Android's backup and reset feature looks on first glance like a great feature. It backs up app data, Wi-Fi passwords and other settings to Google servers, so that you can restore them at a later point in time. This can come in handy if you lose access to your phone and get a new one. Instead of having to enter the data again manually, you simply restore it to have access to it again right away.
Most Android users have the setting probably enabled by default, and those who do are not likely to object to it at all. A issue however came to light recently. If WiFi passwords are backed up as well, it means that Google can in theory access those passwords.
Some may suggest that Google is using a password or other means of protection, like it does on Chrome, so that the company cannot read the data. But if you have ever lost access to your phone and bought a new one, you may have noticed that the restore feature added hotspot and password information back to the phone automatically and without you having to enter any password or other data before that happened.
This means that Google can read the data. Even if you think that Google won't read it, it is still bound by law. And since Google is a US company, it can be asked to provide information without being allowed to talk about it.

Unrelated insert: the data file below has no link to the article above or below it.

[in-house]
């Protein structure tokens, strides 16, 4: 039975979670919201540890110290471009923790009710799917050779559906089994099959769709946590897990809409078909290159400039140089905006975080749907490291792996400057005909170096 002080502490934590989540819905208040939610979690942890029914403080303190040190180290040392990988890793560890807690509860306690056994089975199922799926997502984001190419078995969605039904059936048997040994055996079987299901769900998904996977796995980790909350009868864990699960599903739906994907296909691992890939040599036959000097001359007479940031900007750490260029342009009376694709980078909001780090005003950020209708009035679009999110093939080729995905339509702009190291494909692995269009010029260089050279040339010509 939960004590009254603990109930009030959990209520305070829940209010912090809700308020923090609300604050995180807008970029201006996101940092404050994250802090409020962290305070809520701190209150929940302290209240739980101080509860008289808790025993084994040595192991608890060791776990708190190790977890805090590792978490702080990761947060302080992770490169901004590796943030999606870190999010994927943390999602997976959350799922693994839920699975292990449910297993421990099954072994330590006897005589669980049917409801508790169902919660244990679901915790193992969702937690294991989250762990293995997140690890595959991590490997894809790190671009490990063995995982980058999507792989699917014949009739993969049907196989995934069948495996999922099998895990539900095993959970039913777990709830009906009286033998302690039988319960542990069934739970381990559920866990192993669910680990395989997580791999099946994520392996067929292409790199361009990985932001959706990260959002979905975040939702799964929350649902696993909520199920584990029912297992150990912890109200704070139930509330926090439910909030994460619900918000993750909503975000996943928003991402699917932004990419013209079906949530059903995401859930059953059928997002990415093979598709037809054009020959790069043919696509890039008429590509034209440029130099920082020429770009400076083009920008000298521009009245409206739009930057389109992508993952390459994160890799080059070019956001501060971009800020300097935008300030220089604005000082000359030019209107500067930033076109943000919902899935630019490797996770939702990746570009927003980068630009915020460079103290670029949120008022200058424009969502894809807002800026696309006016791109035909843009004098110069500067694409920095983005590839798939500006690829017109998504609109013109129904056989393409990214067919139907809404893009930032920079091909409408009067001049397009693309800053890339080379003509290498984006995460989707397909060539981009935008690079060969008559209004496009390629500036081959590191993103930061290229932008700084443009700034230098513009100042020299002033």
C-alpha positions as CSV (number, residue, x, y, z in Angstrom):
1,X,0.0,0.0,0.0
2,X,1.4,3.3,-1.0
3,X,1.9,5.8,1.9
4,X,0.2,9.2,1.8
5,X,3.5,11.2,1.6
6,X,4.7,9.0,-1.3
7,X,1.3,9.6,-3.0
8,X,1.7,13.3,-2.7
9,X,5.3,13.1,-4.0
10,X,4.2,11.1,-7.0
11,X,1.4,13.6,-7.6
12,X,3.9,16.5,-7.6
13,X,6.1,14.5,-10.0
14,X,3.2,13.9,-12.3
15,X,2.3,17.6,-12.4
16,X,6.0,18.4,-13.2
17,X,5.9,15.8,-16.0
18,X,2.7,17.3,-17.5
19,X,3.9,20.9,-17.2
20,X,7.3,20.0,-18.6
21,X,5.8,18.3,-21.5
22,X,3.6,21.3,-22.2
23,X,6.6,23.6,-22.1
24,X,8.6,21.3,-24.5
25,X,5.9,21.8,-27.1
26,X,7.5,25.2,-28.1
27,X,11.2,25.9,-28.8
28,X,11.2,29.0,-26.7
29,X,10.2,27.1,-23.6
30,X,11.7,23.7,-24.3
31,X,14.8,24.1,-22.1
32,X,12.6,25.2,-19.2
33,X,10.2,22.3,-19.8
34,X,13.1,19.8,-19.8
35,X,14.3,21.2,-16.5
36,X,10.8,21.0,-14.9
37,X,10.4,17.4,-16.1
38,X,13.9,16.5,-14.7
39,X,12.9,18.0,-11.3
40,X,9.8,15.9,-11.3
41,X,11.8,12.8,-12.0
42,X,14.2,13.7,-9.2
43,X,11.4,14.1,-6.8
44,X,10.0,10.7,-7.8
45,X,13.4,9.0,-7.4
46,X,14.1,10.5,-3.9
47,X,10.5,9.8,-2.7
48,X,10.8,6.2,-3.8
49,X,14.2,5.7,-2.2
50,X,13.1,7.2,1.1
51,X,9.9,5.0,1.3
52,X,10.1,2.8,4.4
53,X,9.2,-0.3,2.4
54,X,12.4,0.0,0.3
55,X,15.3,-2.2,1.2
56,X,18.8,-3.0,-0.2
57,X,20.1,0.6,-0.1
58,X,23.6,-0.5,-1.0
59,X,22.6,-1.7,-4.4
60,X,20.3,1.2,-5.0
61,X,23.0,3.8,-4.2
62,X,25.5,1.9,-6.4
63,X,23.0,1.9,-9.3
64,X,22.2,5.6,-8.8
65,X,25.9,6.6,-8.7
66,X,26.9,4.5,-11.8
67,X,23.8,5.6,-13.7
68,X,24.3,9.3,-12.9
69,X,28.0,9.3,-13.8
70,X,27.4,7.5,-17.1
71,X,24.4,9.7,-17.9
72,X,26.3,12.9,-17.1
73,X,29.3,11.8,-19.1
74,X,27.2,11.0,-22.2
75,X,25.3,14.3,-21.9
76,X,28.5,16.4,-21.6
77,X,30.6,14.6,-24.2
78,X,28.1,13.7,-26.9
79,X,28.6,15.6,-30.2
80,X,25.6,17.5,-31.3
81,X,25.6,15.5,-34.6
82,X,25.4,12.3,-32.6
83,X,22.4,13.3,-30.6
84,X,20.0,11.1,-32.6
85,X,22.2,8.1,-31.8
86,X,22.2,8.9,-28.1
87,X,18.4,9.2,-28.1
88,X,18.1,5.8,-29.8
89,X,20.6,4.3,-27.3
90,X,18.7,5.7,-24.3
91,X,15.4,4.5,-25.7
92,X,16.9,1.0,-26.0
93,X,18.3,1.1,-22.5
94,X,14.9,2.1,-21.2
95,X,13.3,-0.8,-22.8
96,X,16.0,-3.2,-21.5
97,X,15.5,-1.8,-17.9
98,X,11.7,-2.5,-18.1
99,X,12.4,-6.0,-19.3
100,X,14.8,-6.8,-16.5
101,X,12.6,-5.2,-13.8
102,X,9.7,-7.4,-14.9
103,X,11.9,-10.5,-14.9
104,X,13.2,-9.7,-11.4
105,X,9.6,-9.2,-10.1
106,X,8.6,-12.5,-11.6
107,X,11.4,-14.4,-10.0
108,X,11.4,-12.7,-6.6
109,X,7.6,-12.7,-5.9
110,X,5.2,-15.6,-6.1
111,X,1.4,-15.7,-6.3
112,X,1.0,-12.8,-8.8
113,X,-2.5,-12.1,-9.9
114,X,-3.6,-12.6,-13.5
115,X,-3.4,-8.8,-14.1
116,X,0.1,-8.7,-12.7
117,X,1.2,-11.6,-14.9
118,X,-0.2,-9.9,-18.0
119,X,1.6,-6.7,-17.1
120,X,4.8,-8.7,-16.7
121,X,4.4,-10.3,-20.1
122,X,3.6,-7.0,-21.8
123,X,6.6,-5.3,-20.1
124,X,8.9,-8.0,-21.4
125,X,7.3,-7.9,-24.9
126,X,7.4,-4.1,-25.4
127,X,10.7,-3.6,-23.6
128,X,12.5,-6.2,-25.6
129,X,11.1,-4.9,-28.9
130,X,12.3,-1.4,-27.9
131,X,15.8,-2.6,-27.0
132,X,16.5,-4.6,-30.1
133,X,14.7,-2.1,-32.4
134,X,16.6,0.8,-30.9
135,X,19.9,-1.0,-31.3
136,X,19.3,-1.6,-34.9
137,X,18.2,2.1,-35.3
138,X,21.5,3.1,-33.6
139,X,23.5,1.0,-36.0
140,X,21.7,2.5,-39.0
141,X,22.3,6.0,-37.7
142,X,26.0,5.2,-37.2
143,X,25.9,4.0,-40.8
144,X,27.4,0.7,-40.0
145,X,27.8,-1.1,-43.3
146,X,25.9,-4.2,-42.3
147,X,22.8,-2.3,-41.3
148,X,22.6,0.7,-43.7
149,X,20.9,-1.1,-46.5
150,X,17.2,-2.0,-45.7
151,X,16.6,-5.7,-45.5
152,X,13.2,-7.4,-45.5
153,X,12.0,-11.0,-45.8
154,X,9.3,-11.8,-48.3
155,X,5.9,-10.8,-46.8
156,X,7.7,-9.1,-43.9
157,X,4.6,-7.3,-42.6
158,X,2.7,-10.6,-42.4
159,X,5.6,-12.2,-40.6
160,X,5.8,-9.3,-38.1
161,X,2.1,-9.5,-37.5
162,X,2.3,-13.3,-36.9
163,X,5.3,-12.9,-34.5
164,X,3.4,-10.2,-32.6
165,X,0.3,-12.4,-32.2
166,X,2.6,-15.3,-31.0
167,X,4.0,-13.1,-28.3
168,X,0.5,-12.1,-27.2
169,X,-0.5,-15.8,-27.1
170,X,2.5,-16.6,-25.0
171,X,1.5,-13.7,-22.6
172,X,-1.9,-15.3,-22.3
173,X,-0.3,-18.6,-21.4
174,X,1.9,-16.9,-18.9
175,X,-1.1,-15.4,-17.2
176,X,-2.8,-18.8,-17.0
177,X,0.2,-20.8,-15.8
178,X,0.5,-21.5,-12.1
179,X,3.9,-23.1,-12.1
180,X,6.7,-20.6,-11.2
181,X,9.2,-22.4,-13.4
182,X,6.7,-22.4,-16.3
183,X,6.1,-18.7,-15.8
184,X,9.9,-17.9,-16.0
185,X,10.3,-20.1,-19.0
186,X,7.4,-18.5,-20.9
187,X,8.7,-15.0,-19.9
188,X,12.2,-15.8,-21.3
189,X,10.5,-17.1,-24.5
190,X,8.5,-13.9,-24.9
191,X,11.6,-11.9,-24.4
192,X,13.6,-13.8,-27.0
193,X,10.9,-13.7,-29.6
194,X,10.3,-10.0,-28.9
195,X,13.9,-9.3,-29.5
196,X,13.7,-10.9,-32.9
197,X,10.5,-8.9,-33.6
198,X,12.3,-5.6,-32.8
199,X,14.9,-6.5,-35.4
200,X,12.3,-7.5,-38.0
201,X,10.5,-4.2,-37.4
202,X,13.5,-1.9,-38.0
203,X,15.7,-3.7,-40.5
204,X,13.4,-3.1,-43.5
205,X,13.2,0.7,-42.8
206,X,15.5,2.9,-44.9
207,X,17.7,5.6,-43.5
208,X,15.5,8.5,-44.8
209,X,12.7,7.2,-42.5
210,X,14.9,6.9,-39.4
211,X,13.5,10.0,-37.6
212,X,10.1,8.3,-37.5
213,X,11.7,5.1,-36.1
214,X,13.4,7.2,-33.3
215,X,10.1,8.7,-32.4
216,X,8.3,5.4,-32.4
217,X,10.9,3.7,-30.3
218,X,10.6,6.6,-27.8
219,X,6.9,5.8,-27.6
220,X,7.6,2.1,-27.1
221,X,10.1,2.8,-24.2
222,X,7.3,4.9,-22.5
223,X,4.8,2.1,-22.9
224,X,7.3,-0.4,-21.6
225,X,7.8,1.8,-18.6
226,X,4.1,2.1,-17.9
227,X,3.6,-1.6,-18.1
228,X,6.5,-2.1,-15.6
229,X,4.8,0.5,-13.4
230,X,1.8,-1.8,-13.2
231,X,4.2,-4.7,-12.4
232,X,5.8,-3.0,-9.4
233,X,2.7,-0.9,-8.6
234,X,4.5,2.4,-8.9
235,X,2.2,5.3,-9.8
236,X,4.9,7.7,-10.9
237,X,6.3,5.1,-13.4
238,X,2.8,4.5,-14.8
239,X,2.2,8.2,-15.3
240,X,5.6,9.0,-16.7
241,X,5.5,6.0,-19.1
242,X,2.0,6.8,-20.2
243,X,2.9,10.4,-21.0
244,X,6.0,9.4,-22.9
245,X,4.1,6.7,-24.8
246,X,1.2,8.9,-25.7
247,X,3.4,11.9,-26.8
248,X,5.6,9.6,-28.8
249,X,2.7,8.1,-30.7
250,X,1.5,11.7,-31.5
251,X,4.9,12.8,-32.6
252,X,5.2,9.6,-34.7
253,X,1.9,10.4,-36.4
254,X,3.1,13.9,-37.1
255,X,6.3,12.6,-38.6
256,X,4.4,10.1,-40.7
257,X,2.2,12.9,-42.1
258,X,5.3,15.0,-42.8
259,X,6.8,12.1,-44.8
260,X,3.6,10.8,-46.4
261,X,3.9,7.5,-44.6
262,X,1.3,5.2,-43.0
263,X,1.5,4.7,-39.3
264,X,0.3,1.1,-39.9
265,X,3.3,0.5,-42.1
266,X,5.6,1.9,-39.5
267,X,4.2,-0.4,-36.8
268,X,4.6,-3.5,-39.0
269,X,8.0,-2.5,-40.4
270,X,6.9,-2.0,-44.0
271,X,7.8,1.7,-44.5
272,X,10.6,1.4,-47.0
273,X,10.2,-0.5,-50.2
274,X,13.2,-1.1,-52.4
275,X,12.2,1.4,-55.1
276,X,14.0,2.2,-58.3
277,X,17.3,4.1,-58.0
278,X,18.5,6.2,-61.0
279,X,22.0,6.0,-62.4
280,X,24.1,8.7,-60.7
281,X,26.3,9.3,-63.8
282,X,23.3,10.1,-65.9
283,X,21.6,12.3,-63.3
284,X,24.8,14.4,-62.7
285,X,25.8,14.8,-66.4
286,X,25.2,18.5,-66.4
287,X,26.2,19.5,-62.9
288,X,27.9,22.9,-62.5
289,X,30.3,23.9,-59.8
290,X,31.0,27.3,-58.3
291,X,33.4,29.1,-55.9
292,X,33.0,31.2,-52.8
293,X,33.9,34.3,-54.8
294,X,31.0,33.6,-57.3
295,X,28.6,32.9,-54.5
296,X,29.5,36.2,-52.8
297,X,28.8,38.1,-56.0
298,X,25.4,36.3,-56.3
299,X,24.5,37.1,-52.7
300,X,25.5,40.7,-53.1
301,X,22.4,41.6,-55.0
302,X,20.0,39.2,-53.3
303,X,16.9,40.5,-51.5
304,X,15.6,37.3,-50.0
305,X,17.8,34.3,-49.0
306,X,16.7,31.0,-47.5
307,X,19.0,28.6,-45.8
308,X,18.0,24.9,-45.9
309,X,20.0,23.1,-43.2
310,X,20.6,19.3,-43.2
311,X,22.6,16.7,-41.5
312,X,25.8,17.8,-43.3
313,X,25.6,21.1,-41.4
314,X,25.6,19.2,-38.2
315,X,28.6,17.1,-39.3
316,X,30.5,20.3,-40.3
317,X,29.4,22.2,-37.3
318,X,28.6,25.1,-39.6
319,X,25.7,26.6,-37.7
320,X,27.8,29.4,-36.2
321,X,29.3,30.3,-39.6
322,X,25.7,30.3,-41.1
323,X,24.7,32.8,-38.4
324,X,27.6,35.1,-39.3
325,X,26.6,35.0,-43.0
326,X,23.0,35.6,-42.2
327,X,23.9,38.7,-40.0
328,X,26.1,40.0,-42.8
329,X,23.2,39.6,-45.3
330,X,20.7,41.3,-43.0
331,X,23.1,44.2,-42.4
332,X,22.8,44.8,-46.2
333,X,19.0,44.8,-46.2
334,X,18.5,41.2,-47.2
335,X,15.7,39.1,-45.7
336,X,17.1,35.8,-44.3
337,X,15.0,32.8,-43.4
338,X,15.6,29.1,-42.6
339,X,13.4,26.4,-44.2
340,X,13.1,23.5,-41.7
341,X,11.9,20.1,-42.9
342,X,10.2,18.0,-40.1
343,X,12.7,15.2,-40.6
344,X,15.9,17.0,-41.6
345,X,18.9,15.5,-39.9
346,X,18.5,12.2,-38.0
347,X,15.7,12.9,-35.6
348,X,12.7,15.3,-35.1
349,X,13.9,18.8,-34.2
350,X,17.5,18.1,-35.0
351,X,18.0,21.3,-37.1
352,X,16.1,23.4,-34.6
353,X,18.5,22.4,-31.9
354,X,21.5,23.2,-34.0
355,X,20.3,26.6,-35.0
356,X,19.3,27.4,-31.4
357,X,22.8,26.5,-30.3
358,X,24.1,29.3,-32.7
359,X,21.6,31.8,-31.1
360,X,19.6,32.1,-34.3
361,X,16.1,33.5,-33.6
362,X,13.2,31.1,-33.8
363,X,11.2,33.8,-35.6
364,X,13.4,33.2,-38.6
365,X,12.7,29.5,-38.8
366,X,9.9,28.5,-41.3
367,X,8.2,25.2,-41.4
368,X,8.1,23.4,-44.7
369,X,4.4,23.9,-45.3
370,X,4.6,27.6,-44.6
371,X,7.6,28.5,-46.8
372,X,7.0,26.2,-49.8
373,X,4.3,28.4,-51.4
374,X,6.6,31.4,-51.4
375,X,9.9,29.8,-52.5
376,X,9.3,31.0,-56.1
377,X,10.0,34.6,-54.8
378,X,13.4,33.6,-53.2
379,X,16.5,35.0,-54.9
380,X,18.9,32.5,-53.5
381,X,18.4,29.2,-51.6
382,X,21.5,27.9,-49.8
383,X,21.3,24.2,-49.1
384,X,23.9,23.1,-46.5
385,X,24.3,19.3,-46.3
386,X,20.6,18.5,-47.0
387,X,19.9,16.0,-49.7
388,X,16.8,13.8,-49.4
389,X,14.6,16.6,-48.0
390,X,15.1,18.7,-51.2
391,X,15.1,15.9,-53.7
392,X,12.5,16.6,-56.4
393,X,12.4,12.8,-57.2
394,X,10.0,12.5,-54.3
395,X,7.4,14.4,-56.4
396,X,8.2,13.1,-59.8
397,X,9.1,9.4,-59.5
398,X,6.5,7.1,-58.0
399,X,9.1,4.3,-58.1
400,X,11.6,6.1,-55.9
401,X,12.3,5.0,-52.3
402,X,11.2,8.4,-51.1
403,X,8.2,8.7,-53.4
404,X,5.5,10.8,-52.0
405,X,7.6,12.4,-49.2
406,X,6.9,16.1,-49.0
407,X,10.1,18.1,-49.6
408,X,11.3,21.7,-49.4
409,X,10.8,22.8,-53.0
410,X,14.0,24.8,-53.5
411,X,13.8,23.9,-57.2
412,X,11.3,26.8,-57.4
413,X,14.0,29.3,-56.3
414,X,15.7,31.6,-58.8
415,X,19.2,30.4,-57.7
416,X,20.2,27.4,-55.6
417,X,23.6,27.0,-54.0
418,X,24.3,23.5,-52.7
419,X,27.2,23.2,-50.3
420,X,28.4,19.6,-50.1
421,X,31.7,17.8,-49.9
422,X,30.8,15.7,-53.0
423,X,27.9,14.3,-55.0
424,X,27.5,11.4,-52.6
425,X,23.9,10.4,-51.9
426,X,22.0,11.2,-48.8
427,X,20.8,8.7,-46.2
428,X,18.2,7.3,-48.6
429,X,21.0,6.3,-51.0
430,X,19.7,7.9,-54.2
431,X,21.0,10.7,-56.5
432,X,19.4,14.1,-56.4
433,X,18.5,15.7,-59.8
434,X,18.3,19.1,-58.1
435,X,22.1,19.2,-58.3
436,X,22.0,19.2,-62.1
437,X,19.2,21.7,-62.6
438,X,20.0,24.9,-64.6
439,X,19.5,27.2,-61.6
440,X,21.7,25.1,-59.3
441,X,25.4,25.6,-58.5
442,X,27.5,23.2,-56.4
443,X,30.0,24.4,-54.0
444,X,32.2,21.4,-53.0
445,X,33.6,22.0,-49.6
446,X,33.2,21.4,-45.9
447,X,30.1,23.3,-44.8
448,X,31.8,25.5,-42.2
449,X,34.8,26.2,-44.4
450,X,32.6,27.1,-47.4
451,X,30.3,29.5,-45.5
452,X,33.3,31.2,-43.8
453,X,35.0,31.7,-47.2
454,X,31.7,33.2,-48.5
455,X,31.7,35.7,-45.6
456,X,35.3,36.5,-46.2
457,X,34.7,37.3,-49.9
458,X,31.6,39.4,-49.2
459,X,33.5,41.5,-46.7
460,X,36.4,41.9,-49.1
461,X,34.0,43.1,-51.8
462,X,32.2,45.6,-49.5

If you look at the big picture, you will notice an alarming situation. With more than 750 million Android phones being sold in 2013 alone, Google sits on a goldmine of WiFi data. Even if Google does not access it at all, it may be forced to share the data in the US.
I checked my Samsung Galaxy Note II phone and noticed that it too was set to backup data to Google automatically. What you need to do is disable the feature to block the passwords from being submitted to Google. This disables the back up feature of the phone, so that you need to take other precautions, like backing up all data locally so that you have full control over it at any time.
Here are the steps to turn the feature off:
Google notes that unchecking the option will stop the backup and delete all existing data on Google servers as well.
If you want to be extra-careful, change the WiFi passwords that you have used in the past.
Please note that the steps may be different depending on your Android version and phone manufacturer. On Android 2.x, you need to select Settings > Privacy and then the back up option displayed there. It is interesting to note that you won't find WiFi passwords mentioned here at all.
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Ghacks is a technology news blog that was founded in 2005 by Martin Brinkmann. It has since then become one of the most popular tech news sites on the Internet with five authors and regular contributions from freelance writers.